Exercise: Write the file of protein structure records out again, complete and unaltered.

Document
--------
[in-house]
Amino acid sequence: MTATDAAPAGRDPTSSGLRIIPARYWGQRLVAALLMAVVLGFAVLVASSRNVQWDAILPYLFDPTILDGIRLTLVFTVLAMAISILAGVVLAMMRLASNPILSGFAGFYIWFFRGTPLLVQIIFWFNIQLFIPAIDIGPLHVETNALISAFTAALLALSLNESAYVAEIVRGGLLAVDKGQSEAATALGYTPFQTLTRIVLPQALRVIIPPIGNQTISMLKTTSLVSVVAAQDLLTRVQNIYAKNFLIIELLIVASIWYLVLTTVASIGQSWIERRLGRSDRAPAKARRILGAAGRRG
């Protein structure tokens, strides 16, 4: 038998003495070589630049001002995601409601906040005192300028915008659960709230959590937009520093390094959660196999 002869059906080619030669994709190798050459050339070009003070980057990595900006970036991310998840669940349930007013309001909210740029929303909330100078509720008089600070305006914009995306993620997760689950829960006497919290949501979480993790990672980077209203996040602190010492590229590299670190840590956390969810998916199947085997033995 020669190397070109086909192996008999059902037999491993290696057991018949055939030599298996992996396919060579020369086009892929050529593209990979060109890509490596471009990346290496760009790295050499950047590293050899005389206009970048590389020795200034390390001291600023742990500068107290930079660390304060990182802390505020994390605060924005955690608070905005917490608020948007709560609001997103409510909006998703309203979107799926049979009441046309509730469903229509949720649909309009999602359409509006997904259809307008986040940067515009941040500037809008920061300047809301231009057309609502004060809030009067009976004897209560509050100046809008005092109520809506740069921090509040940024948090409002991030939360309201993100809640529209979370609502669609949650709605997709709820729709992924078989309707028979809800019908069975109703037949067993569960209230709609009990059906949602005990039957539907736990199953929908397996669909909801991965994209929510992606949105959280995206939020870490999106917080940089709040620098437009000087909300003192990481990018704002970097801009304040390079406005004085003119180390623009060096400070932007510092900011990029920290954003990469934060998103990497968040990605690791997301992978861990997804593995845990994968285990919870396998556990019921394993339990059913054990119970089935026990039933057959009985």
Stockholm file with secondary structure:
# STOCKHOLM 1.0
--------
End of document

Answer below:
[in-house]
Amino acid sequence: MTATDAAPAGRDPTSSGLRIIPARYWGQRLVAALLMAVVLGFAVLVASSRNVQWDAILPYLFDPTILDGIRLTLVFTVLAMAISILAGVVLAMMRLASNPILSGFAGFYIWFFRGTPLLVQIIFWFNIQLFIPAIDIGPLHVETNALISAFTAALLALSLNESAYVAEIVRGGLLAVDKGQSEAATALGYTPFQTLTRIVLPQALRVIIPPIGNQTISMLKTTSLVSVVAAQDLLTRVQNIYAKNFLIIELLIVASIWYLVLTTVASIGQSWIERRLGRSDRAPAKARRILGAAGRRG
């Protein structure tokens, strides 16, 4: 038998003495070589630049001002995601409601906040005192300028915008659960709230959590937009520093390094959660196999 002869059906080619030669994709190798050459050339070009003070980057990595900006970036991310998840669940349930007013309001909210740029929303909330100078509720008089600070305006914009995306993620997760689950829960006497919290949501979480993790990672980077209203996040602190010492590229590299670190840590956390969810998916199947085997033995 020669190397070109086909192996008999059902037999491993290696057991018949055939030599298996992996396919060579020369086009892929050529593209990979060109890509490596471009990346290496760009790295050499950047590293050899005389206009970048590389020795200034390390001291600023742990500068107290930079660390304060990182802390505020994390605060924005955690608070905005917490608020948007709560609001997103409510909006998703309203979107799926049979009441046309509730469903229509949720649909309009999602359409509006997904259809307008986040940067515009941040500037809008920061300047809301231009057309609502004060809030009067009976004897209560509050100046809008005092109520809506740069921090509040940024948090409002991030939360309201993100809640529209979370609502669609949650709605997709709820729709992924078989309707028979809800019908069975109703037949067993569960209230709609009990059906949602005990039957539907736990199953929908397996669909909801991965994209929510992606949105959280995206939020870490999106917080940089709040620098437009000087909300003192990481990018704002970097801009304040390079406005004085003119180390623009060096400070932007510092900011990029920290954003990469934060998103990497968040990605690791997301992978861990997804593995845990994968285990919870396998556990019921394993339990059913054990119970089935026990039933057959009985």
Stockholm file with secondary structure:
# STOCKHOLM 1.0